• When taking descriptive field notes, researchers should try to make note of their observations as straightforwardly as possible.
• Field researchers might use any number of tools or strategies to facilitate taking notes in the field such as writing on one’s own hands, dictating observations into a handheld recorder, or taking notes in the form of text messages on one’s phone.
• In field research, observation is deliberate, not haphazard.
• Note taking does not end when a researcher exits an observation; handwritten notes are typed up immediately upon leaving the field so that researchers can “fill in the blanks” in their brief notes taken while in the field.
1. Try out the note-taking exercise that my students complete in class. Find another person or two with whom you can conduct observations and take notes for about 15 minutes (perhaps someplace in your campus library, student union, or dorm). Sit near your peers who are also taking notes but do not talk with them during this portion of the exercise. Be sure to use all of your senses as you take notes: your eyes, your ears, your nose, your mouth, and your sense of touch. When your 15 minutes are up, compare notes with your peers. Where are there similarities? Where are their differences? Why do those similarities and differences exist? What strategy did you each employ to take notes? How might you approach field note taking differently were you asked to do it again?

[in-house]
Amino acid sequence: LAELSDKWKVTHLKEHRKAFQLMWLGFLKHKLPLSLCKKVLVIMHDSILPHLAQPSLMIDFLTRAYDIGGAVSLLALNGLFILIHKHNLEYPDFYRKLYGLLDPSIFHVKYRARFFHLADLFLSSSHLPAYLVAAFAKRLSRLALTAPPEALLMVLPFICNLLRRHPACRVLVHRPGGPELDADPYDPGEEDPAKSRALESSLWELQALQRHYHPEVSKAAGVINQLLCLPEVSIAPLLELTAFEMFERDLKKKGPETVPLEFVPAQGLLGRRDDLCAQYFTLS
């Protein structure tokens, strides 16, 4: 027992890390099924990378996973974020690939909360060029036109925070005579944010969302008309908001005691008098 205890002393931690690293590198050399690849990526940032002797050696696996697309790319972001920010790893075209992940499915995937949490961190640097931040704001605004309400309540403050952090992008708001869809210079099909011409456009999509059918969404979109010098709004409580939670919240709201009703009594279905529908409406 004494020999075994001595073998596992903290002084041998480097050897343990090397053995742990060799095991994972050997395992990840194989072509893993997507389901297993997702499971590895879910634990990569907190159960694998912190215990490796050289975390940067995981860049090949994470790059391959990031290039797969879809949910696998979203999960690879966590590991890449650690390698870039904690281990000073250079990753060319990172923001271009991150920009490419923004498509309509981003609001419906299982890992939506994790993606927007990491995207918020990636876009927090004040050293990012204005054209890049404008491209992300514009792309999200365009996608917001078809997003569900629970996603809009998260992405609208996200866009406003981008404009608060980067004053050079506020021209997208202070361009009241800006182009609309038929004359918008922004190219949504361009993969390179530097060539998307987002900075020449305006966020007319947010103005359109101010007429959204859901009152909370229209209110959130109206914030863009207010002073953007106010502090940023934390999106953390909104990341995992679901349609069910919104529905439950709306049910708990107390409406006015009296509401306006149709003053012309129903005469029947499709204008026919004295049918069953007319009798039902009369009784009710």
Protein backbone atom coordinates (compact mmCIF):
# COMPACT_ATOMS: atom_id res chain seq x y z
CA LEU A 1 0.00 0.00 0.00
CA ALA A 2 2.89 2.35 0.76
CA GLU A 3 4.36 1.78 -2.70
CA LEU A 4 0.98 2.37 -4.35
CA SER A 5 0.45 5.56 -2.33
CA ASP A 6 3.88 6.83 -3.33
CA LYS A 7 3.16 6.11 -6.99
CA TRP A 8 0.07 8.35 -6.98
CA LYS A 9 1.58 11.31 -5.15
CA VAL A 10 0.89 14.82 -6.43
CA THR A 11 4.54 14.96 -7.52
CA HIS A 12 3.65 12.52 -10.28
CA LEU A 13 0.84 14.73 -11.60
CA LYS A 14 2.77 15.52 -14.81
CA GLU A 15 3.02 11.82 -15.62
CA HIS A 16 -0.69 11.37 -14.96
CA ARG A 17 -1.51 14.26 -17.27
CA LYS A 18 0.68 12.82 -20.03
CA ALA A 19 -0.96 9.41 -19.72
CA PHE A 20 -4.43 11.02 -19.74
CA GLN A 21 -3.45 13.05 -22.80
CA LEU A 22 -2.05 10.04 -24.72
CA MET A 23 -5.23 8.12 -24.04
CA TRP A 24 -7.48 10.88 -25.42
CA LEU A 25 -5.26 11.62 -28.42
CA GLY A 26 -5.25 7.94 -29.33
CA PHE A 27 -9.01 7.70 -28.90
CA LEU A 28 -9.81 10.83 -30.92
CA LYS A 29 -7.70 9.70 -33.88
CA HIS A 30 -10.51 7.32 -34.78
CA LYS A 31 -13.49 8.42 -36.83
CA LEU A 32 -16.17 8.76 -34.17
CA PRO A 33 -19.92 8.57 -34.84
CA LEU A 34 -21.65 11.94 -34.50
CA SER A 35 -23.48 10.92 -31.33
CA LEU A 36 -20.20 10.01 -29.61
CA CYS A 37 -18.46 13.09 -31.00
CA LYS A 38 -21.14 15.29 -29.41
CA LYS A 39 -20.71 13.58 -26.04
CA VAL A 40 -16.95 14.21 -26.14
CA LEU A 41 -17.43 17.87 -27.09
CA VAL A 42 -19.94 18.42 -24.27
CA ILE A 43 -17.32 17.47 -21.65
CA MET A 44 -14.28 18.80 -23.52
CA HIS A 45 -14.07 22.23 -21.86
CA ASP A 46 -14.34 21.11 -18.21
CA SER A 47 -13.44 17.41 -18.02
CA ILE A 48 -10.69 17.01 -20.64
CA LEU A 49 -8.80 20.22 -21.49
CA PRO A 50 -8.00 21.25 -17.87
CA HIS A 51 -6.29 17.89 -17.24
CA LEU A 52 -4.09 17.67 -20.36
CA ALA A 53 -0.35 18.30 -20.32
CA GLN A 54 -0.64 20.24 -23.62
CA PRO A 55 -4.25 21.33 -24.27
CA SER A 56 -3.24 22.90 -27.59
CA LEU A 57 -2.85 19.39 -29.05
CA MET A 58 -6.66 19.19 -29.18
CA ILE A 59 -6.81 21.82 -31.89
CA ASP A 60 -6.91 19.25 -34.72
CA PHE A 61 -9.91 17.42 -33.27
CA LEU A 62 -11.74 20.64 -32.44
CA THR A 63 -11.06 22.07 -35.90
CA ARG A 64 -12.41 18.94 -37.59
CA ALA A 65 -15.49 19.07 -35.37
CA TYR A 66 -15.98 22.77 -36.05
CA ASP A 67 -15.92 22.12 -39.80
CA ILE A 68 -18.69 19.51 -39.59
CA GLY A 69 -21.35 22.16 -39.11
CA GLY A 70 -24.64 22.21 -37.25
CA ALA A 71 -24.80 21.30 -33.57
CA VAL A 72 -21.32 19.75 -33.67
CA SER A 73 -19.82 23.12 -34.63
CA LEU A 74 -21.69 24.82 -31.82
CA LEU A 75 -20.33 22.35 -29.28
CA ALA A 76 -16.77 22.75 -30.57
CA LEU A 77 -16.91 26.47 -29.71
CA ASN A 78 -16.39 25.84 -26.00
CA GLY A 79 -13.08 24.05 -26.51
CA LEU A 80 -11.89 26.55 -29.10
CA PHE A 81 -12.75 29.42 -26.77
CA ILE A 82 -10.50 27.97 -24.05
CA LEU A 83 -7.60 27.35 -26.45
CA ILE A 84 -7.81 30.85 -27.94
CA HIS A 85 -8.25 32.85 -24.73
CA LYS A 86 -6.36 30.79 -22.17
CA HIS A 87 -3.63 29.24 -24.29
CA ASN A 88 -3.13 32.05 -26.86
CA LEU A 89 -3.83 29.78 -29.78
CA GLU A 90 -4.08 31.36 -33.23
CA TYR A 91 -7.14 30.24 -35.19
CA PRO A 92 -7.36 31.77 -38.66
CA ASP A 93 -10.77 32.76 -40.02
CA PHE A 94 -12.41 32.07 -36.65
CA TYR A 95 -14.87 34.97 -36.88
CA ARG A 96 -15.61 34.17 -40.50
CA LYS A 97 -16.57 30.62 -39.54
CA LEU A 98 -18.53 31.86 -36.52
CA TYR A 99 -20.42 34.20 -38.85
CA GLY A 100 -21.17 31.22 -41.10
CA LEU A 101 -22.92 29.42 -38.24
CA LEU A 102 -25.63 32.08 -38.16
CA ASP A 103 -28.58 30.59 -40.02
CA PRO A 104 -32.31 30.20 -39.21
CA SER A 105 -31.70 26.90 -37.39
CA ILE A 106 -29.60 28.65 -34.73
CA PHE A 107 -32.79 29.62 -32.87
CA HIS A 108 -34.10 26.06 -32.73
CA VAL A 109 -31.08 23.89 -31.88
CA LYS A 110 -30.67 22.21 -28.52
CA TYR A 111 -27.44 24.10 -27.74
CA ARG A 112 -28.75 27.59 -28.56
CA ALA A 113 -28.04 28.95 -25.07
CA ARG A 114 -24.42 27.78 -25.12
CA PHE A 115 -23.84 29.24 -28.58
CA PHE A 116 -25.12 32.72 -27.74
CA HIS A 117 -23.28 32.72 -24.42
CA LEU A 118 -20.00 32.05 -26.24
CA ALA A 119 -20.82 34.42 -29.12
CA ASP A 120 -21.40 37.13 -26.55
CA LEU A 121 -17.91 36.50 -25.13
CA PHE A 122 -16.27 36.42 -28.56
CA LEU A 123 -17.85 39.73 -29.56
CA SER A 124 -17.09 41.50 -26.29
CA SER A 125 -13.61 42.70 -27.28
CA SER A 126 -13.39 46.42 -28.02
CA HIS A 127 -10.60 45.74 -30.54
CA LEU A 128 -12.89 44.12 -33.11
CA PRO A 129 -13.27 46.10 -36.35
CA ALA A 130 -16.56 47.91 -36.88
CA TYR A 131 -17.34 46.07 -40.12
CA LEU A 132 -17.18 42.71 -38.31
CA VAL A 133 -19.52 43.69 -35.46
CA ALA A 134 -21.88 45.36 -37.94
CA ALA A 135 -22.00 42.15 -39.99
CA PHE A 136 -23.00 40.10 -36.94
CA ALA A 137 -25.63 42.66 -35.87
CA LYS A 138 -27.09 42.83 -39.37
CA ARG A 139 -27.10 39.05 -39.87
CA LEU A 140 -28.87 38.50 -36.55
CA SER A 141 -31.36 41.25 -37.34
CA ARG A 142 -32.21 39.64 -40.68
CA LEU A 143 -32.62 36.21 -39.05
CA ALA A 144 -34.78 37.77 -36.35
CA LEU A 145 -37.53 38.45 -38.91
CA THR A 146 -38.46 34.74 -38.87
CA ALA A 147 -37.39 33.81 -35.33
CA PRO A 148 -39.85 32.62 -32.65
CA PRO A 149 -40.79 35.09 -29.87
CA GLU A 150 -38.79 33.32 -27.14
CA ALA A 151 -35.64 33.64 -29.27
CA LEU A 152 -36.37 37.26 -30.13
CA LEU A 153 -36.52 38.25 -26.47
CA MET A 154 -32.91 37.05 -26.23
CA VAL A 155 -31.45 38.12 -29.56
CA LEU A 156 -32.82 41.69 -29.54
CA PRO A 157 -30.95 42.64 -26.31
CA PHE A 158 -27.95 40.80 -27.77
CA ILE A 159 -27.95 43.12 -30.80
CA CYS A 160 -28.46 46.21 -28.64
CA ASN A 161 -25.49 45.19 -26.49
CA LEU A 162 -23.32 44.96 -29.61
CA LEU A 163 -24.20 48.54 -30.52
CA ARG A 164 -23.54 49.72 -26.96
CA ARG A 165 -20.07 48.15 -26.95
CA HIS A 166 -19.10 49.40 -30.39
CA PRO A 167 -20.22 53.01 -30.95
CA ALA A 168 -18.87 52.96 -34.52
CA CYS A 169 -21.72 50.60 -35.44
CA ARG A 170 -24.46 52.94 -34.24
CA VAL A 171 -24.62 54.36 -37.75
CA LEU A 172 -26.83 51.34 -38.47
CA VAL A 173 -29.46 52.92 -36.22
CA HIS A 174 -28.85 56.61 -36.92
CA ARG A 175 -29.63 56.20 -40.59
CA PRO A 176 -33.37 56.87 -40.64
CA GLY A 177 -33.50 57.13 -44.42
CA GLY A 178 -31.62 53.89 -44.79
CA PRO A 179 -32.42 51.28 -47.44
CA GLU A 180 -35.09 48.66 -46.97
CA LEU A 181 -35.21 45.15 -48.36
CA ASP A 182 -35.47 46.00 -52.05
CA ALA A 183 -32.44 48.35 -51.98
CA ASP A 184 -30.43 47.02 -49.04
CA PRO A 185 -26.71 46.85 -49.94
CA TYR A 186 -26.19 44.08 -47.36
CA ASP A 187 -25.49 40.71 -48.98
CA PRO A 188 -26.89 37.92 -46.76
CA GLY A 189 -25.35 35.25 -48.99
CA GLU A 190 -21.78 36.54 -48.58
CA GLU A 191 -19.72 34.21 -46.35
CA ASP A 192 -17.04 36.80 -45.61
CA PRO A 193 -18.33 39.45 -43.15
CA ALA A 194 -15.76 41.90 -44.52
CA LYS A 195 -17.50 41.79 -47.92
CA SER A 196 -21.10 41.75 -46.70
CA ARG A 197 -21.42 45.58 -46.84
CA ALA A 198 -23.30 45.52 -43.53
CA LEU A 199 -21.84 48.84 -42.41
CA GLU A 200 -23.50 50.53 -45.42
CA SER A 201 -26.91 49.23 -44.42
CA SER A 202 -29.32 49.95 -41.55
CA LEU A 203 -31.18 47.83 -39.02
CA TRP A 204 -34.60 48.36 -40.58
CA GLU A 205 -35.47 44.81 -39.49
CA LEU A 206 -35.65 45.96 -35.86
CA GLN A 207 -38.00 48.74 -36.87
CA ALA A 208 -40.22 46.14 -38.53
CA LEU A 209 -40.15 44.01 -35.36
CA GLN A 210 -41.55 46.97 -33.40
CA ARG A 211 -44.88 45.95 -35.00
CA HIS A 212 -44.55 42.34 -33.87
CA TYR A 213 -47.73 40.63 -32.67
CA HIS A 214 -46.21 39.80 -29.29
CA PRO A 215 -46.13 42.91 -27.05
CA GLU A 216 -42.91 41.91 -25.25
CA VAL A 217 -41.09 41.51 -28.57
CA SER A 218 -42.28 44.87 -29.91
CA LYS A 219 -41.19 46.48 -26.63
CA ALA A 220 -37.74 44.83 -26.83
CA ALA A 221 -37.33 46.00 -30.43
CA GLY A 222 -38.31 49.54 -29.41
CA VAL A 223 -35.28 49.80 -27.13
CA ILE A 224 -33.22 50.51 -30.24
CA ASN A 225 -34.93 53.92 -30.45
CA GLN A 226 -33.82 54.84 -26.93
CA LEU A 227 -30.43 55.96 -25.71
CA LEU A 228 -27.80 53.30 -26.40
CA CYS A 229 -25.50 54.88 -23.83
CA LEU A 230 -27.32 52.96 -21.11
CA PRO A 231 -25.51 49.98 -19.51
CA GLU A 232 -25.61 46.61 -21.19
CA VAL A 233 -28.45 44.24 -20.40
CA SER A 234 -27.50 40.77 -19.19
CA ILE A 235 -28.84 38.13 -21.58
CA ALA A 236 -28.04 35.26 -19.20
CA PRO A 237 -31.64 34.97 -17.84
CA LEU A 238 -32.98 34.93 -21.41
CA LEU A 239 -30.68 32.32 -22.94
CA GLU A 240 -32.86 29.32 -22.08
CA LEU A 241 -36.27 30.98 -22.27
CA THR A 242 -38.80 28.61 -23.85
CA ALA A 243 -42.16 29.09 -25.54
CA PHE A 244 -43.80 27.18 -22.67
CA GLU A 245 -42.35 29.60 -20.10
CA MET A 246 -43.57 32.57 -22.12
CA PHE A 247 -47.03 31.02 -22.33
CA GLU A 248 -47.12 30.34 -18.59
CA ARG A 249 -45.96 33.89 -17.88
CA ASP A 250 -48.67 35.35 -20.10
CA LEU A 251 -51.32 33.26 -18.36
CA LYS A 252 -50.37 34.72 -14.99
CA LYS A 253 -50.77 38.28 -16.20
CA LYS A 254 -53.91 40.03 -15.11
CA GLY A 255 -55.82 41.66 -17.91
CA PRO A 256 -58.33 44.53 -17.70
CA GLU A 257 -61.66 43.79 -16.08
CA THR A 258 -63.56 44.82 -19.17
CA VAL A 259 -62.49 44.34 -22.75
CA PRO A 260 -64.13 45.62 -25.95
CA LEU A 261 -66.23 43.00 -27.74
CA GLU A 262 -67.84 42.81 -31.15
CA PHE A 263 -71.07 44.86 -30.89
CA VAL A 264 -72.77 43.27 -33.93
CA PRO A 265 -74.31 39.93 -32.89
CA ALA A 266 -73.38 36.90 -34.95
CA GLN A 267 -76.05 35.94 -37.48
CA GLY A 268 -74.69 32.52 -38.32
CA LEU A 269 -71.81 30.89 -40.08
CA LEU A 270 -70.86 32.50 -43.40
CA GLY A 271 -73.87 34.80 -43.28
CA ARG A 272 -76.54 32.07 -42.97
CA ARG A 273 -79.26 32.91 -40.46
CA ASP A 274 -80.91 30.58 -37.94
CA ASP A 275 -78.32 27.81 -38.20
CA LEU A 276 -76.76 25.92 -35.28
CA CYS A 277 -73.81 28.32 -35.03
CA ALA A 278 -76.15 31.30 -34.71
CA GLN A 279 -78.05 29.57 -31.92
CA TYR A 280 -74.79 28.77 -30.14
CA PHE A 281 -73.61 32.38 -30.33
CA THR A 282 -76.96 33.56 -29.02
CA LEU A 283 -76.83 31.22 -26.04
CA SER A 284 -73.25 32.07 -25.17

Blackstone, A. (2003). Racing for the cure and taking back the night: Constructing gender, politics, and public participation in women’s
activist/volunteer work (Unpublished doctoral dissertation). Department of Sociology, University of Minnesota, Minneapolis, MN.
10.5 Analysis of Field Research Data
LEARNING OBJECTIVES 1. Define analytic field notes and explain how they differ from descriptive field notes.
2. Explain why making note of mundane details is a good idea.
3. Describe the process by which field researchers analyze their data.
4. Define grounded theory.
Field notes are data. But moving from having pages of data to presenting findings from a field study in a way that will make sense to others requires that those data be analyzed. Analysis of field research data is the focus in this final section of the chapter.